SpaceX Preparing to Build Floating Superheavy-Class Spaceports

SpaceX are preparing to construct floating superheavy-class spaceports to launch Starship rockets.
Image credit: SpaceX

SpaceX has begun advertising for an “Offshore Operations Engineer” as the company prepares to begin construction of “floating superheavy-class spaceports”. The spaceports will be utilized for launch and recovery operations for the company’s next-generation Starship rocket.

A vacancy for an Offshore Operations Engineer that had been posted recently was spotted by eagle-eyed SpaceX fans. When a Twitter user shared the description of the vacancy on Twitter, SpaceX founder and CEO Elon Musk revealed that the position was created in aid of the construction of “floating superheavy-class spaceports”.

“SpaceX is building floating superheavy-class spaceports for Mars, moon & hypersonic travel around Earth,” tweeted Musk.

The requirements for candidates applying for the Offshore Operations Engineer position reveal a company ready to rapidly forge ahead with the development of Starship.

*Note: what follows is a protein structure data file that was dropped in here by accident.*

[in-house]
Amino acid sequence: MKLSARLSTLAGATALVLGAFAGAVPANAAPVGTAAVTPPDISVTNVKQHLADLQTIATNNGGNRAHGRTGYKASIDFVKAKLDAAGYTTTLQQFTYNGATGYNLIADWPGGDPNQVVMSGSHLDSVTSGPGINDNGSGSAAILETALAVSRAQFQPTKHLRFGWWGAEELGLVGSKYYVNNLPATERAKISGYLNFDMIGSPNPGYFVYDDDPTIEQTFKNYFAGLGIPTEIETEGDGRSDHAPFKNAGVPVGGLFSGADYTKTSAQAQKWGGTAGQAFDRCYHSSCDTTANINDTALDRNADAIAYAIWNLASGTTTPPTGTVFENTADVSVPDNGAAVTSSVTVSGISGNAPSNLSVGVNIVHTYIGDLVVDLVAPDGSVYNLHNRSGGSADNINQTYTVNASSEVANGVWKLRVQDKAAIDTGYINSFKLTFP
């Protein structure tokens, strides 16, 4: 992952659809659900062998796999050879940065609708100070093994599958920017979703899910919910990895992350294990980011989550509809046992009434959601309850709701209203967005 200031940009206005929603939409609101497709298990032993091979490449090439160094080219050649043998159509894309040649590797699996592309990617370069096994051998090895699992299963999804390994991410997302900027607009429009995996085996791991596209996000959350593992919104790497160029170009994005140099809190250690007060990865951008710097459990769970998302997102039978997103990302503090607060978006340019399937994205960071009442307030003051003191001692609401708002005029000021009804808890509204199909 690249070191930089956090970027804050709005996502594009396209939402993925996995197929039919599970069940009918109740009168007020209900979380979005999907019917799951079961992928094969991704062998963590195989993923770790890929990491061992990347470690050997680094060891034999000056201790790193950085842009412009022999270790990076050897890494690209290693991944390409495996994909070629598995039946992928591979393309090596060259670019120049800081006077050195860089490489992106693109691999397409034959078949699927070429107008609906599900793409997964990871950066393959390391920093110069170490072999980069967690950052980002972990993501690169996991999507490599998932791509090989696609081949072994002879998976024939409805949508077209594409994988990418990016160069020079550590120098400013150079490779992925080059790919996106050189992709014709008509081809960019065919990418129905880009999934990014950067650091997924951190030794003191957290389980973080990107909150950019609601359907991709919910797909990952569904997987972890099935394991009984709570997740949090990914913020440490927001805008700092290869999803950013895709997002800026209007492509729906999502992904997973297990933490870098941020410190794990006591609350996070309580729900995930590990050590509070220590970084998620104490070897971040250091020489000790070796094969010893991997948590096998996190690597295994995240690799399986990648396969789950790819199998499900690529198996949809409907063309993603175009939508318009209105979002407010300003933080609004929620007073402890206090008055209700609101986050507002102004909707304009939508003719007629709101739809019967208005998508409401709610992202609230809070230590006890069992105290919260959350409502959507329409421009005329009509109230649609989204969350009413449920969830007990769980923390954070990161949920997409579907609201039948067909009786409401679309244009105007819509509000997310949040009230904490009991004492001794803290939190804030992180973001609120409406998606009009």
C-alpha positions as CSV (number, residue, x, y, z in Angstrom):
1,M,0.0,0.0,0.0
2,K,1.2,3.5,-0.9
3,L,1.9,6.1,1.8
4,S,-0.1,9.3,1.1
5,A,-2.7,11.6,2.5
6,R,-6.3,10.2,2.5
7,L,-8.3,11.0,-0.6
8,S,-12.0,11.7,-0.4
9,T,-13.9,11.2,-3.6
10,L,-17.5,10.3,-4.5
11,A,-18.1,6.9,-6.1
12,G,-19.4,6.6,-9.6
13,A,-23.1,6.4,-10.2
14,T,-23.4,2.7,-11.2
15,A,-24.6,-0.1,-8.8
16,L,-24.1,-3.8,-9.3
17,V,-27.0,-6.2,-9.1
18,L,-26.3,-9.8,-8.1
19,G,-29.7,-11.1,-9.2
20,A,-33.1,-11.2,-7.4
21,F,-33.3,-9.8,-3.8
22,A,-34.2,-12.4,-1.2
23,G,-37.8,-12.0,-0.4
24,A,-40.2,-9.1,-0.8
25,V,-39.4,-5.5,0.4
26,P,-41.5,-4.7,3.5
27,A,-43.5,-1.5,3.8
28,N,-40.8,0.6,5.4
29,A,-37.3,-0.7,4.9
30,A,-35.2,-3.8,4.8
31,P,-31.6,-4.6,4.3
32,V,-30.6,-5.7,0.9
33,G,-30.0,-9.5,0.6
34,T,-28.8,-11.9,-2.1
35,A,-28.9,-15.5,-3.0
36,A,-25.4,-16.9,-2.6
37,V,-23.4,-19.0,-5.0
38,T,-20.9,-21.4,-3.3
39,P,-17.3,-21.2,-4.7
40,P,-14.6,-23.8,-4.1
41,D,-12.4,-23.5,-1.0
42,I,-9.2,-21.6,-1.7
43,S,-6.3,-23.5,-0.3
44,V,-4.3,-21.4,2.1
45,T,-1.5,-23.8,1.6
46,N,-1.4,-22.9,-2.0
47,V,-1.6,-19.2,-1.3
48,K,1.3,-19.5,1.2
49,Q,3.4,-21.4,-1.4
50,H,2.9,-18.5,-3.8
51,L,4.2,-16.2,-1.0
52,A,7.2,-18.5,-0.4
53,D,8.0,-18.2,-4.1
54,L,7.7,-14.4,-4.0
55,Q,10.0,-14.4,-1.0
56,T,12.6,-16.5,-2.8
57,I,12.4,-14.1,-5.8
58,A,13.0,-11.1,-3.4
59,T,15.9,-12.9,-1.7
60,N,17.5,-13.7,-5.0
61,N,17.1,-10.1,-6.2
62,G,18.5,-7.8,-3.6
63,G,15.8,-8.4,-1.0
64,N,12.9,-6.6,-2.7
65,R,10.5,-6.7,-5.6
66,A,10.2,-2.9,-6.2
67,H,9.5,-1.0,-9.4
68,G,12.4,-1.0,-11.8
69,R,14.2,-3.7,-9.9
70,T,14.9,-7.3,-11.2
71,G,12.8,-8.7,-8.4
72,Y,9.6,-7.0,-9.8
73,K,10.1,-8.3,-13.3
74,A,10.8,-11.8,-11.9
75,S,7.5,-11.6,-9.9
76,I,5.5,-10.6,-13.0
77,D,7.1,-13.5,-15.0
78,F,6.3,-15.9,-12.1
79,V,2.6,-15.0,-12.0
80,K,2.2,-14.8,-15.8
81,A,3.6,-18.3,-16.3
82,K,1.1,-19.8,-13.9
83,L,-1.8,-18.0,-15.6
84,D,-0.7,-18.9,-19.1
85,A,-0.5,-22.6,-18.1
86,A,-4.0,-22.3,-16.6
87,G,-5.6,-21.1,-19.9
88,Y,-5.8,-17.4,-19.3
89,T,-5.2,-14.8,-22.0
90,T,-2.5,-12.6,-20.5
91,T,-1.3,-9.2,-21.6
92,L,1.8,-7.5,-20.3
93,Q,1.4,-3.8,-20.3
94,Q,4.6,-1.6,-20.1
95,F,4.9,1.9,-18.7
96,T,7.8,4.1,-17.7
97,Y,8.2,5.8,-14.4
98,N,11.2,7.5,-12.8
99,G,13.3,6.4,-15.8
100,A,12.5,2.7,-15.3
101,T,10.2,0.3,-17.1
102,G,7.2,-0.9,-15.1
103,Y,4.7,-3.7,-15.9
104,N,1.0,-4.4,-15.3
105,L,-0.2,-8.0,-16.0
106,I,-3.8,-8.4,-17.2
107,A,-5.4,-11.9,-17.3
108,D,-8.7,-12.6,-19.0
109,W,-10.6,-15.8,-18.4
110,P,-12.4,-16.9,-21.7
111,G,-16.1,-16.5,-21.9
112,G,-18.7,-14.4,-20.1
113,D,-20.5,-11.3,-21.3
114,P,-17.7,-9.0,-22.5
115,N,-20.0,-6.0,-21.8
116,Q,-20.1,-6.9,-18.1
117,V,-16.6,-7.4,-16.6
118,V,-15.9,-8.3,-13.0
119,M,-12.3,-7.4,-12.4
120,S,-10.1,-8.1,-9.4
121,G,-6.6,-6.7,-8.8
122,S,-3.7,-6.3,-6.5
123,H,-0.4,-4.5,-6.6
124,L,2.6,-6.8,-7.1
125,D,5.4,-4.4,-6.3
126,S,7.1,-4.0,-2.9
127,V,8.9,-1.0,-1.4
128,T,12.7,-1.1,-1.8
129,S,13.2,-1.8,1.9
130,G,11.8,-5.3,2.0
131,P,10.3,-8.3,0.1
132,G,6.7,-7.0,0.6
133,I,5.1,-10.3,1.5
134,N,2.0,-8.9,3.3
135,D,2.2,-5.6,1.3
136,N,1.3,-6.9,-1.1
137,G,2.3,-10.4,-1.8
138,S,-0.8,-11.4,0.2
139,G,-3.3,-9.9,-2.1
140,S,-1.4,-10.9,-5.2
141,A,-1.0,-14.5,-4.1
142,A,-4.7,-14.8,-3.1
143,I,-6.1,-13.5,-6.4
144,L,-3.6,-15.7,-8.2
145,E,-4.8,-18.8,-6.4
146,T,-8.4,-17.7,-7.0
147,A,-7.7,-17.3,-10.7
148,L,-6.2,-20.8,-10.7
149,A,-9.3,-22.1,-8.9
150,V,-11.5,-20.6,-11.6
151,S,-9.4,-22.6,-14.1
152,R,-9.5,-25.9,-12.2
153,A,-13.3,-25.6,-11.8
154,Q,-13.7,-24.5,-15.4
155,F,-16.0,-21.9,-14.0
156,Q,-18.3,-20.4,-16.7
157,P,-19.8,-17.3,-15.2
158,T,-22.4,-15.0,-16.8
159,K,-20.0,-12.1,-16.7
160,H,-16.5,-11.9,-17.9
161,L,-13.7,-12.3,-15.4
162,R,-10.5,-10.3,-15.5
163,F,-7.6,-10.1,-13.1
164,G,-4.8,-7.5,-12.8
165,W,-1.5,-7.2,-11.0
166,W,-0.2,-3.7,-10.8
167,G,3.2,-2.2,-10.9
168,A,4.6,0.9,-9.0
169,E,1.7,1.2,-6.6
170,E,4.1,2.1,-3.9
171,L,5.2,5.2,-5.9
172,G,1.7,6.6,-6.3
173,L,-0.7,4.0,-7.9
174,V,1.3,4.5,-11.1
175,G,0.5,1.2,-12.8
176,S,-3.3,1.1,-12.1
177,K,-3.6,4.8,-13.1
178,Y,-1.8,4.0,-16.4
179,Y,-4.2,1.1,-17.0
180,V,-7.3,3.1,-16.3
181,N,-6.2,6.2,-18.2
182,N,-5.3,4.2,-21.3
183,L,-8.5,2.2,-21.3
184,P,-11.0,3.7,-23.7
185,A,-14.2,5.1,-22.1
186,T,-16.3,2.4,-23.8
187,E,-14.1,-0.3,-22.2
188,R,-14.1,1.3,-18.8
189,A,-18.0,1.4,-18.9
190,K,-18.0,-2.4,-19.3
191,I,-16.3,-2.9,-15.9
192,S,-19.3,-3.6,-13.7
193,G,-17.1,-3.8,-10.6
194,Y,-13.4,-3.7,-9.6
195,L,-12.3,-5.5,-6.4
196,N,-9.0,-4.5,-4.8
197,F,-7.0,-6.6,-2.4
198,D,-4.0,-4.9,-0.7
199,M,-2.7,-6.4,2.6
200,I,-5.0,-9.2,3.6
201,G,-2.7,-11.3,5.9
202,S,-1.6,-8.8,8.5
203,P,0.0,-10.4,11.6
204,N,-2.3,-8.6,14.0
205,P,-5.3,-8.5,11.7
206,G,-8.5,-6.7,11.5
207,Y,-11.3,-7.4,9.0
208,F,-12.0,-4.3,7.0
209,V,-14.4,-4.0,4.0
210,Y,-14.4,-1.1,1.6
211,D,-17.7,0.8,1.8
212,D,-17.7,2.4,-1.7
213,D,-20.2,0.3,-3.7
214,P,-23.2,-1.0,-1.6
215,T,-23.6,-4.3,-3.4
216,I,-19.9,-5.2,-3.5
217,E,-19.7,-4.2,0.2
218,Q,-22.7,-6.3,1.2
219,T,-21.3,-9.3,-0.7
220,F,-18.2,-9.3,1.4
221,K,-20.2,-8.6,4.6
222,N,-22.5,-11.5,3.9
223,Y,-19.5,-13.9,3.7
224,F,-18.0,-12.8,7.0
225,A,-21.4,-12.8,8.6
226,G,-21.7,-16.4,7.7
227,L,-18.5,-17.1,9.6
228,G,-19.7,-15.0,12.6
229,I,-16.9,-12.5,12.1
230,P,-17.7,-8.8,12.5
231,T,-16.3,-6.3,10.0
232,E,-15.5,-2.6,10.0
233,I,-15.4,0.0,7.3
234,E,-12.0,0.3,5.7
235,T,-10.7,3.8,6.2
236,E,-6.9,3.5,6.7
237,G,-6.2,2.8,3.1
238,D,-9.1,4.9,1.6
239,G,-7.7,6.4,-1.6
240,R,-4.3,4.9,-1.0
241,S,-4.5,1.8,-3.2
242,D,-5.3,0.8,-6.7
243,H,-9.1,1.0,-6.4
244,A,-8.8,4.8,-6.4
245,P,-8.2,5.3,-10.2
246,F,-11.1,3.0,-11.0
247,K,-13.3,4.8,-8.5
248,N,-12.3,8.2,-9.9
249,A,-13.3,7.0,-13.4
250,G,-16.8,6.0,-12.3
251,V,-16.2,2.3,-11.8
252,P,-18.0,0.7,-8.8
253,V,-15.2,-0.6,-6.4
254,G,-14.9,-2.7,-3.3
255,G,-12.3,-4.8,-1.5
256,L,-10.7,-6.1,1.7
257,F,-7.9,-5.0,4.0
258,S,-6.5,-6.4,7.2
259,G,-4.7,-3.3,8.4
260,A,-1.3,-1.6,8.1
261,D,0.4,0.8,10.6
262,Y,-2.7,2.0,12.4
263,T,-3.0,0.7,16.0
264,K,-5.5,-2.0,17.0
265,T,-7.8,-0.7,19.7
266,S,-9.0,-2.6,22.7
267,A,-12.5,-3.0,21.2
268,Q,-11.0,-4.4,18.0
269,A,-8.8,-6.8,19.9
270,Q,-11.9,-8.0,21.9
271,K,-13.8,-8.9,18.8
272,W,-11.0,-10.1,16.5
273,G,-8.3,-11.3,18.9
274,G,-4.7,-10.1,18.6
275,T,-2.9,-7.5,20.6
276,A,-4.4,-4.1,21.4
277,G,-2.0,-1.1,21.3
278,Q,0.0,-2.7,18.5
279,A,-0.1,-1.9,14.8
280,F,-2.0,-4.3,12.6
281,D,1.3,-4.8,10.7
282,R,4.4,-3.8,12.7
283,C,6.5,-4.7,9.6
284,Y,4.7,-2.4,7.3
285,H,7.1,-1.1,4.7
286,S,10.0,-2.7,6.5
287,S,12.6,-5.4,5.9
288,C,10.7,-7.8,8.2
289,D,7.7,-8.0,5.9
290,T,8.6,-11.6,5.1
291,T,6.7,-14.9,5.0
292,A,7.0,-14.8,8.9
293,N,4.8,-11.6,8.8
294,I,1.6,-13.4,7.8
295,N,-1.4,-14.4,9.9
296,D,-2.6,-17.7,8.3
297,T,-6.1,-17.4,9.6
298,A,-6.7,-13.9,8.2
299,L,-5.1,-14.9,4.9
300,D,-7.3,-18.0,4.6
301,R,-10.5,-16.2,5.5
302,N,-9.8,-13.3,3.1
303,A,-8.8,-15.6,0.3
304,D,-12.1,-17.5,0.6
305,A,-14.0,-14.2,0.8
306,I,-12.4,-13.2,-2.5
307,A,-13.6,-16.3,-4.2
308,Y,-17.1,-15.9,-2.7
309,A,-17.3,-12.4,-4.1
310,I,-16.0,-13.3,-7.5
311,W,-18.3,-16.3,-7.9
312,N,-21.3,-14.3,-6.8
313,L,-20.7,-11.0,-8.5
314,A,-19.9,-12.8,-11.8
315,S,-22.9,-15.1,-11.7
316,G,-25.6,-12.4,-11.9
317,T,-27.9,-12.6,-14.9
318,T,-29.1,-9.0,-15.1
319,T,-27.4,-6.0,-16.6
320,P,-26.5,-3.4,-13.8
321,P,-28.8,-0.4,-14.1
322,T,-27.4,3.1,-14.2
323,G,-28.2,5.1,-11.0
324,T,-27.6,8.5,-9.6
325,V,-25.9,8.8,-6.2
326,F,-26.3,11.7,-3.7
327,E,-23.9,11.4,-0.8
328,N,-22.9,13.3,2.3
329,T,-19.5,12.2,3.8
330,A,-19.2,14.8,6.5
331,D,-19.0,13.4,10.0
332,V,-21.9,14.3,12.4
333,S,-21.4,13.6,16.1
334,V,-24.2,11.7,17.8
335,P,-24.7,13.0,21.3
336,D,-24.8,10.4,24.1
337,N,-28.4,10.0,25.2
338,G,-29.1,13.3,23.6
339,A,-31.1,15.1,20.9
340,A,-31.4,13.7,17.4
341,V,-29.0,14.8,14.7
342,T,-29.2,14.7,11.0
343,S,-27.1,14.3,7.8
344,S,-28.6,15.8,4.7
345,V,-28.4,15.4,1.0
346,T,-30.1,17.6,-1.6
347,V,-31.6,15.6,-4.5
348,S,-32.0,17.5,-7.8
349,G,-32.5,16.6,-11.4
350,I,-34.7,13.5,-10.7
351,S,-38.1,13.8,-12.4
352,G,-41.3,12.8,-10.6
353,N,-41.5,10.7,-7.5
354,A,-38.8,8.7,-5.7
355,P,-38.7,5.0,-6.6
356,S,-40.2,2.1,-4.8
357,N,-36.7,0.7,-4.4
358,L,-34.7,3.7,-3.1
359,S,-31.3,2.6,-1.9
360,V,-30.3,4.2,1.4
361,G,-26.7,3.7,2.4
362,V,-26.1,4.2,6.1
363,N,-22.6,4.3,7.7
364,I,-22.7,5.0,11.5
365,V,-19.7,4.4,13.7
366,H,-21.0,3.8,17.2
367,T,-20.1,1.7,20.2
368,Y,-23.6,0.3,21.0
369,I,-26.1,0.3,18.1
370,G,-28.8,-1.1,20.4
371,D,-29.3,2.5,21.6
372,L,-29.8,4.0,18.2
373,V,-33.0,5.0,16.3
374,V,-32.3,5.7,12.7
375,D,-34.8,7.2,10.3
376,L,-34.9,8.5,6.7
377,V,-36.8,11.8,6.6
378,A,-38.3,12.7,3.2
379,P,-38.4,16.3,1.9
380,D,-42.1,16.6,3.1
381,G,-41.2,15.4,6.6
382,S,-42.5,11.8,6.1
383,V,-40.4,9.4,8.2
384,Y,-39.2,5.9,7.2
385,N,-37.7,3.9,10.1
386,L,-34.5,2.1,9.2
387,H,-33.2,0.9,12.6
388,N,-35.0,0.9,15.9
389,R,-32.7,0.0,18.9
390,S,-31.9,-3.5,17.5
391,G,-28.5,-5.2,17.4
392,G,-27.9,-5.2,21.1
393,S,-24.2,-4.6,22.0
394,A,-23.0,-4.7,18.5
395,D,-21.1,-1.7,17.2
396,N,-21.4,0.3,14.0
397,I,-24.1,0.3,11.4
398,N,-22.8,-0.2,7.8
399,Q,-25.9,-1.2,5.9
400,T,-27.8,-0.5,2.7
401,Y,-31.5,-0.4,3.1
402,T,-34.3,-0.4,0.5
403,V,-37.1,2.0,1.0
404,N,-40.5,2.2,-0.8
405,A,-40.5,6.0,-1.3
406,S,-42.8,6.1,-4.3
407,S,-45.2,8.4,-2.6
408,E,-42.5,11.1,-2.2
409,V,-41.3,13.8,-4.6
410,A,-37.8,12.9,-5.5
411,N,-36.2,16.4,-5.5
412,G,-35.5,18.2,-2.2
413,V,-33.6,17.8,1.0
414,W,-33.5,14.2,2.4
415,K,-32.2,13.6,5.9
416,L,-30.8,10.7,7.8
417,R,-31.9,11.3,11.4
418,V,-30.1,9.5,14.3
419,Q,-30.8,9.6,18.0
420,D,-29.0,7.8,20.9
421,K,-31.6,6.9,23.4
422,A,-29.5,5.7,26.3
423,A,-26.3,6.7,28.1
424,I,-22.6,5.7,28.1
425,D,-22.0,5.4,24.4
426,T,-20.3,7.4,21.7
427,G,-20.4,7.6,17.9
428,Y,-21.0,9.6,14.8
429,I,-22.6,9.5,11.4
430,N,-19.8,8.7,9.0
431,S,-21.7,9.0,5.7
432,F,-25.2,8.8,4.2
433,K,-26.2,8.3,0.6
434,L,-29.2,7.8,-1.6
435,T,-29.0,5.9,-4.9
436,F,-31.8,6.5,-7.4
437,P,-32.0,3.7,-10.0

In addition to the expected mechanical, aerospace, or marine engineering Bachelor’s degree, previous experience, and software proficiencies, the job description list “must be willing to work significant overtime” as an additional requirement. This is not surprising as the company hopes to build out its offshore spaceport facilities in preparation for flights in the coming years.

As has become standard from a Musk Twitter announcement, the mercurial CEO stuck around to answer a few questions following his Tweet. While answering, Musk revealed that the first Earth to Earth Starship tests “might be in 2 or 3 years.” Additionally, in answering another question, he revealed that the floating spaceports would likely be several kilometers offshore as to “not bother heavily populated areas.”

Andrew Parsonson is a space enthusiast and the founder of Rocket Rundown. He has worked as a journalist and blogger for various industries for over 5 years and has a passion for both fictional and real-life space travel. Currently, Andrew is the primary writer for Rocket Rundown as we look to expand our reach and credibility.